Eskom CEO André de Ruyter is well and continuing with his duties from isolation after testing positive for Covid-19.
This was confirmed by the power utility’s spokesperson, Sikonathi Mantshantsha, on Wednesday.
“He tested positive last week and he is fine, working from home,” Mantshantsha told The Citizen.
This comes after two former Eskom executives died from Covid-19 in the past two months.
Last month, former Eskom chairperson and acting CEO, Jabu Mabuza, passed away due to Covid-19 complications.
He was followed another former Eskom chairperson, Dr Ben Ngubane, who passed away in mid-July due to Covid-19.
Mantshantsha said De Ruyter had not experienced any complications from the infection.
De Ruyte faces a mammoth task of turning things around at the utility, as it battles financial woes, maintenance issues and a country dealing with intermittent load shedding.
Last month, De Ruyter apologised to South Africans for the continued power cuts during an interview with talk radio station 702.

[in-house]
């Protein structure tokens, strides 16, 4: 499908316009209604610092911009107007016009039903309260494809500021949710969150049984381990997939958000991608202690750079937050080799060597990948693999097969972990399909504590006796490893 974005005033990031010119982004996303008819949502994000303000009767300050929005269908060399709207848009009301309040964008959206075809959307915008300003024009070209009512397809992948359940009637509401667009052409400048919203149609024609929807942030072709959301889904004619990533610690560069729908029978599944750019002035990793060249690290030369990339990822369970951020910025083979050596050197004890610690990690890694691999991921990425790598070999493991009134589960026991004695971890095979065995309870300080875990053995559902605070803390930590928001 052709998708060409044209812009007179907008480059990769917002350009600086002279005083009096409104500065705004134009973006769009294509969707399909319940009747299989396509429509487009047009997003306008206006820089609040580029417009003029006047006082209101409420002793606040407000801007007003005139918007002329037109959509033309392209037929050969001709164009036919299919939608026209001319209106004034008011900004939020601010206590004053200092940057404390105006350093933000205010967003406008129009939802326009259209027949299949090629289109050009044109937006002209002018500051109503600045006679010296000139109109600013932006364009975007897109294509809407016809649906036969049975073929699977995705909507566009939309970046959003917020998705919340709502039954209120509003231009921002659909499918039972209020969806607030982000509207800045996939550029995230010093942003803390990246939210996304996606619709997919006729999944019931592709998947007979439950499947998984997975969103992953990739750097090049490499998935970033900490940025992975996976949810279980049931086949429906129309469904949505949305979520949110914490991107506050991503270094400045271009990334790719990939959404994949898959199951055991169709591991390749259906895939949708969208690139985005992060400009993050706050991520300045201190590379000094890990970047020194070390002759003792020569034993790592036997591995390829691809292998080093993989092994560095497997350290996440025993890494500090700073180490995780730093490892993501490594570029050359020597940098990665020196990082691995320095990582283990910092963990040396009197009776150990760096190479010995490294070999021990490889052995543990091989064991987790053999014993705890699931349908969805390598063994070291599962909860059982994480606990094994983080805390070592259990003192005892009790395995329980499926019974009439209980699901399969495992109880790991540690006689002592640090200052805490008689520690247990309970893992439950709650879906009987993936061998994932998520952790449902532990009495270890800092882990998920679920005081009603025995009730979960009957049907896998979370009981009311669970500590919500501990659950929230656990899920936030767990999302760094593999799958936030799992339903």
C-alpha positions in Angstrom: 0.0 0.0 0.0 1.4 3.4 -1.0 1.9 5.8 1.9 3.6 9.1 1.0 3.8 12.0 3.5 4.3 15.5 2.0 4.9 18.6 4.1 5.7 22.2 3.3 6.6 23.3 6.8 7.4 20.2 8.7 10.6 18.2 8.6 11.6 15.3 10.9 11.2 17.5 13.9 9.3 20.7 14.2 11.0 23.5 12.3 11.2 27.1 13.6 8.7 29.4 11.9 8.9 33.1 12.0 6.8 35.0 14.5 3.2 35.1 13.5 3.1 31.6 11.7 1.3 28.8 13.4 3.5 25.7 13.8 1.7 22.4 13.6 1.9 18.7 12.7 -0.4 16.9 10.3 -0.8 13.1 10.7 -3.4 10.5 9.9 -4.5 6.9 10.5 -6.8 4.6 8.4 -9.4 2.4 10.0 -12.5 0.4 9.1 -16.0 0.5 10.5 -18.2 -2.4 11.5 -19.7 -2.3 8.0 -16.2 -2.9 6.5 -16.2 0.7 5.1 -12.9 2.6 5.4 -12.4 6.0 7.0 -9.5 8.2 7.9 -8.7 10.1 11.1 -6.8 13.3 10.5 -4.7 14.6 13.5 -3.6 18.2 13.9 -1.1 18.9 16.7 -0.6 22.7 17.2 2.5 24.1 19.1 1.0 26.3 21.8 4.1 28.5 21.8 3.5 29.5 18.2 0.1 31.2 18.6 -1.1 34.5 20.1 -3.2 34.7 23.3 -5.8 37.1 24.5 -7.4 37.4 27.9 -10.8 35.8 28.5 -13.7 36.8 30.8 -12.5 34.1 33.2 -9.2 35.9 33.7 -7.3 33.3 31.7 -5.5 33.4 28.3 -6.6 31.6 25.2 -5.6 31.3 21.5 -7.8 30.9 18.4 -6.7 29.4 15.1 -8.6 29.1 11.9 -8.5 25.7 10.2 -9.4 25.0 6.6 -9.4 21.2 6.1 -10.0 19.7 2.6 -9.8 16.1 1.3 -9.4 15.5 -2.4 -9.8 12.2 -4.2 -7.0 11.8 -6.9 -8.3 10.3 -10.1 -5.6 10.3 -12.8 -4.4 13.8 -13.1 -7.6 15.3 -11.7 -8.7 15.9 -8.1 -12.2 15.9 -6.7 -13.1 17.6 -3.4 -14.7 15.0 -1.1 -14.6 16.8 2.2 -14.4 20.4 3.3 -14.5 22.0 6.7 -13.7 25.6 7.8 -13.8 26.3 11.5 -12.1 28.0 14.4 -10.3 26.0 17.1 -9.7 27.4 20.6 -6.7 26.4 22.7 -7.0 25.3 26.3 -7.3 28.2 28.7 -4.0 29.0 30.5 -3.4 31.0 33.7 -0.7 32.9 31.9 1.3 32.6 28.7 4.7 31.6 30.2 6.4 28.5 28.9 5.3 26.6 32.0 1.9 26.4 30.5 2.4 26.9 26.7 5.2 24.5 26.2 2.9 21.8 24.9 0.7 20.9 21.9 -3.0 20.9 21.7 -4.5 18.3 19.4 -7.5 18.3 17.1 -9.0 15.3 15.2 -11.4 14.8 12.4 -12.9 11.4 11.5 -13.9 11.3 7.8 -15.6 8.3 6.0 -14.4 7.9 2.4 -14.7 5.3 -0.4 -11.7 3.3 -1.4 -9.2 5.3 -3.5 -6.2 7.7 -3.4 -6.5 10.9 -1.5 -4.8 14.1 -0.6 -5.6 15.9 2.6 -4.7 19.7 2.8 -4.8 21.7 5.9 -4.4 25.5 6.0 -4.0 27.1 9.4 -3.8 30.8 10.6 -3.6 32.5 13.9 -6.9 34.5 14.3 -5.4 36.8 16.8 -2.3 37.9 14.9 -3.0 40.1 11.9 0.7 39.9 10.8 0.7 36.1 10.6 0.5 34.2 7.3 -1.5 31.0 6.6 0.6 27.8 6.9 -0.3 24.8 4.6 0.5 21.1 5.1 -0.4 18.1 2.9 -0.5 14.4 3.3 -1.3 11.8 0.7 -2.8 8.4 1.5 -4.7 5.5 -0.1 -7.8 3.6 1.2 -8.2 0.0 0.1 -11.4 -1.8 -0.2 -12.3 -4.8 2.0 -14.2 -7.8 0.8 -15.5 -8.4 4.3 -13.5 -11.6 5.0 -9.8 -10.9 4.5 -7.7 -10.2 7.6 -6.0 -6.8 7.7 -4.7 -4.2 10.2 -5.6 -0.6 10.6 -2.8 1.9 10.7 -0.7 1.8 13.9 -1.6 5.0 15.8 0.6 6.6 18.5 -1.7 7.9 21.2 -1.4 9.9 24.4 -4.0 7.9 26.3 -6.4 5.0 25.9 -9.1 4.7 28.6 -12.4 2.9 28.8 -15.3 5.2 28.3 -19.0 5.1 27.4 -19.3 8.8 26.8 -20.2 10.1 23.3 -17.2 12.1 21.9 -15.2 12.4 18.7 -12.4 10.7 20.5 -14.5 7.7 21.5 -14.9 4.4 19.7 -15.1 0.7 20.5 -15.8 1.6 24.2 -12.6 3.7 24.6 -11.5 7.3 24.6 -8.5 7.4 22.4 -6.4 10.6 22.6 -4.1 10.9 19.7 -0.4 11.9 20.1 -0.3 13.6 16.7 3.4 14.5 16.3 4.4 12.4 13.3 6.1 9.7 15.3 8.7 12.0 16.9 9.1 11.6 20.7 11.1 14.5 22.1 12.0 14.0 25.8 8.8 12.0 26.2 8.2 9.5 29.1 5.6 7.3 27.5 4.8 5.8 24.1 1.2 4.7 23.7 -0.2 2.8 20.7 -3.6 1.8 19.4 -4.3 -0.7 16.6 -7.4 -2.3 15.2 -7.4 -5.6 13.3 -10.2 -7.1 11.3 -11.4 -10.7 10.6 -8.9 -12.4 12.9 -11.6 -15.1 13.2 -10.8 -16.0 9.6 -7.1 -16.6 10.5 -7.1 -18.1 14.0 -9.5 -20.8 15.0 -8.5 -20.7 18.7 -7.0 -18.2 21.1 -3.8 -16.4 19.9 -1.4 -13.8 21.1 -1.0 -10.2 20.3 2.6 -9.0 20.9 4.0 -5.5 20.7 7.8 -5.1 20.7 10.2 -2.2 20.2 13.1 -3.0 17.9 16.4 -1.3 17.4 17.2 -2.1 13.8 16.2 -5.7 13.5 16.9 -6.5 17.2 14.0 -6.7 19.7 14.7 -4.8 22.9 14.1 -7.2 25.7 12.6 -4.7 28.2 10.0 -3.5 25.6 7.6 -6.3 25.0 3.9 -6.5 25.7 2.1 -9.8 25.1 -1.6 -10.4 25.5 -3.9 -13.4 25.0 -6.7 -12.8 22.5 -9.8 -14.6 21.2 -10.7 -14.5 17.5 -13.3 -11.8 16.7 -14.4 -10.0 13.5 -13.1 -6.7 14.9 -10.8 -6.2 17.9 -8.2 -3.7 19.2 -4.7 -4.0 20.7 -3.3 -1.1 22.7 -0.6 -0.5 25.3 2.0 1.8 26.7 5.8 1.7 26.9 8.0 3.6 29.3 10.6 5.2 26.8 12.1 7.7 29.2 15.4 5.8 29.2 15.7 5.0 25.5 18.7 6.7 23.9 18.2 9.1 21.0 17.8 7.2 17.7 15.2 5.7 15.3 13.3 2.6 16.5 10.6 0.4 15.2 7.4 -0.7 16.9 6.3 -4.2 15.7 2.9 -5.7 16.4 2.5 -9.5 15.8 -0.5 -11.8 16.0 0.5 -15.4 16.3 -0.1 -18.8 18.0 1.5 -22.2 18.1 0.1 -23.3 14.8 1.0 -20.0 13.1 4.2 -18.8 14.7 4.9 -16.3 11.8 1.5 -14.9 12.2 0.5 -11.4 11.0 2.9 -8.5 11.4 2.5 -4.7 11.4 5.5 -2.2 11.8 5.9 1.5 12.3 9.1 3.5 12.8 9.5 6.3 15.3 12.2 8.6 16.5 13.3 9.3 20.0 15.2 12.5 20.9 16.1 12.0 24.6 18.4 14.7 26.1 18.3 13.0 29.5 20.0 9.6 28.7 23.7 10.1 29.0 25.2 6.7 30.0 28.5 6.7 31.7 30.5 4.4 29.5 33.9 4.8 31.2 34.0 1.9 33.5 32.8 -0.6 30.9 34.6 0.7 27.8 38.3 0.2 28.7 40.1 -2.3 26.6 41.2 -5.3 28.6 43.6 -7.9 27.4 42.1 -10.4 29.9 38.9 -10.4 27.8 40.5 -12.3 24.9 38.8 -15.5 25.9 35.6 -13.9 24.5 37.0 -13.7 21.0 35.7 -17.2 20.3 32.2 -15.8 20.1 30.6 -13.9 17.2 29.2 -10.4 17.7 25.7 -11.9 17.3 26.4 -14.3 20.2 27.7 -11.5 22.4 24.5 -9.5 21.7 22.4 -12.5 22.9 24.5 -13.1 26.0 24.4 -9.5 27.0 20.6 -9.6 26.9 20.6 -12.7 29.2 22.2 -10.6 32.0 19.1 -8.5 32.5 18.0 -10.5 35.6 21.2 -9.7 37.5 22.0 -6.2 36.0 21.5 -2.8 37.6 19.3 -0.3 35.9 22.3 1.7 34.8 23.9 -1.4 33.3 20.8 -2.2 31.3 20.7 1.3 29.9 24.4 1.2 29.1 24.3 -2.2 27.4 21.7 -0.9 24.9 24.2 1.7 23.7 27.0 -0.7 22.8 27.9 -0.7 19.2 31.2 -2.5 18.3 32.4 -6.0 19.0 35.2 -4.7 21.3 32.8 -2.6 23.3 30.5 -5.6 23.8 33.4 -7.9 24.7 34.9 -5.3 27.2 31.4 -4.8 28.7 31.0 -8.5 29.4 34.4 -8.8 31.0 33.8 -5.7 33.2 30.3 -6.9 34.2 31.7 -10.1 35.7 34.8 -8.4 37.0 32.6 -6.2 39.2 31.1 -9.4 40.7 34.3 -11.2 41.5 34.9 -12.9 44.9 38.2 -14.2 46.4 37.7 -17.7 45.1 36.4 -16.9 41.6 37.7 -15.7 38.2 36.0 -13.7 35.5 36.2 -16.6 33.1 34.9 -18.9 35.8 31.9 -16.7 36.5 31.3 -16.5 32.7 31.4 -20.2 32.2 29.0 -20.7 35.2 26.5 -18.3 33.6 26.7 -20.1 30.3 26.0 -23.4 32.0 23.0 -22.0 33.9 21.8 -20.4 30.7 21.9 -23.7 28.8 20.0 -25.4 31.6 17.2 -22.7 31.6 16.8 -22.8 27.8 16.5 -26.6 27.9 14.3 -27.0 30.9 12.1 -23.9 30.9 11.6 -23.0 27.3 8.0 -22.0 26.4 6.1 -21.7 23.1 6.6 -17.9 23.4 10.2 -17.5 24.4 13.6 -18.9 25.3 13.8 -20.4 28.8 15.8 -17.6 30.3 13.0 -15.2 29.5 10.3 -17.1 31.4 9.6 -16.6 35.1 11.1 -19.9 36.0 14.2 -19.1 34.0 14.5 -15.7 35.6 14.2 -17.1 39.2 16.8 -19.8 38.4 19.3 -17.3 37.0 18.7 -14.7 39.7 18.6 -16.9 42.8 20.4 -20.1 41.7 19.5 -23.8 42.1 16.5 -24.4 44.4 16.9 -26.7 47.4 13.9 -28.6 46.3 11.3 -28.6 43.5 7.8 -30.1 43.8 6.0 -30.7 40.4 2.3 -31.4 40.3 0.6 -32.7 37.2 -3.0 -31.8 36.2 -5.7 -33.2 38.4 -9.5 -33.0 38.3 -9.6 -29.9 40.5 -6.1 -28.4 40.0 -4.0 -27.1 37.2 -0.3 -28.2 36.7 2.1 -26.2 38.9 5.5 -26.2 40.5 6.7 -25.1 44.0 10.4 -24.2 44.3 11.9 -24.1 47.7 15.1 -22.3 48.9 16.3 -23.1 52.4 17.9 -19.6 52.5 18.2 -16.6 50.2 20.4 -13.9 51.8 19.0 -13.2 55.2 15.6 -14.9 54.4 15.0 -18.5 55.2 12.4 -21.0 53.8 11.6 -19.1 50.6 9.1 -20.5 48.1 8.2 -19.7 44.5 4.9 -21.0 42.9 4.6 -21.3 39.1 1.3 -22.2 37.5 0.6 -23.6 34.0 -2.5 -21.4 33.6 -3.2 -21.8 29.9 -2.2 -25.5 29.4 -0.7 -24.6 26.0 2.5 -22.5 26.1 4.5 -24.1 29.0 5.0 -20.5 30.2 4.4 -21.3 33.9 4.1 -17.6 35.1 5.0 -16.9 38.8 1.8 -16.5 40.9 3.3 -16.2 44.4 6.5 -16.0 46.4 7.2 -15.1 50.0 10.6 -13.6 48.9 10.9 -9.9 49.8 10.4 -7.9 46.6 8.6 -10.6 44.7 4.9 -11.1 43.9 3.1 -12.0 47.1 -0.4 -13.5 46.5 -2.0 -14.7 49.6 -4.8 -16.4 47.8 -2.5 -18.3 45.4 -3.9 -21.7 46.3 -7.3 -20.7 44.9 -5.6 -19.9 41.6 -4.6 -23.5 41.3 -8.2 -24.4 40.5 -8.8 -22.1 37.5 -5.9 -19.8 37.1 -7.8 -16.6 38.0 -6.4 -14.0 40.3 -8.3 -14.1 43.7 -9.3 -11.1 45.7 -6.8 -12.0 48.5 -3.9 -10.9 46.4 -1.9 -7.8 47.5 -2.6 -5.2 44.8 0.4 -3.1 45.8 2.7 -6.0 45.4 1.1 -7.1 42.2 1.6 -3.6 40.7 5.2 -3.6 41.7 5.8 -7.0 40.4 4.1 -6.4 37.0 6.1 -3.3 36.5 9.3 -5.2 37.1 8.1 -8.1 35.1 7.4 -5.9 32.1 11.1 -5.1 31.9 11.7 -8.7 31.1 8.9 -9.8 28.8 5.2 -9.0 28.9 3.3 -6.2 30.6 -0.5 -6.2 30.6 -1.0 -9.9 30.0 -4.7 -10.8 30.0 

“I apologise to the nation for the hardship that we continue to inflict as a result of load shedding. But bear with us, we are working on this and of course, as a whole, South Africa is also procuring additional capacity, which we are in dire need of,” De Ruyter said.
He said Eskom was struggling with additional generation capacity due to its ageing power stations.
He said while they had caught up on maintenance, load shedding would remain a reality for a number of years until the final unit at Kusile power station comes online by the end of 2023.
“I think capacity will remain constrained while we catch up on maintenance and while we add new capacity. That’s the hard reality I think we face,” he said.
“My chief operating officer and I are pushing the organisation as hard as we can. People are working extraordinary hours to bring units back.
“But we simply cannot perform miracles overnight.”
Asked whether load shedding was due to Eskom’s lack of maintenance or poor management, De Ruyter said it was a combination of issues causing power cuts.
“I think it’s a bit of all of the above, to be frank. I think what we have seen is that load shedding has regrettably now been with South Africans for the past 15 years. So this is not a new phenomenon. We have been working hard catching up on maintenance that had been deferred and postponed.
“When I assumed my role in January last year, we communicated that during this so-called reliability maintenance recovery programme, there would be an increase in the risk of load shedding while we do this maintenance.”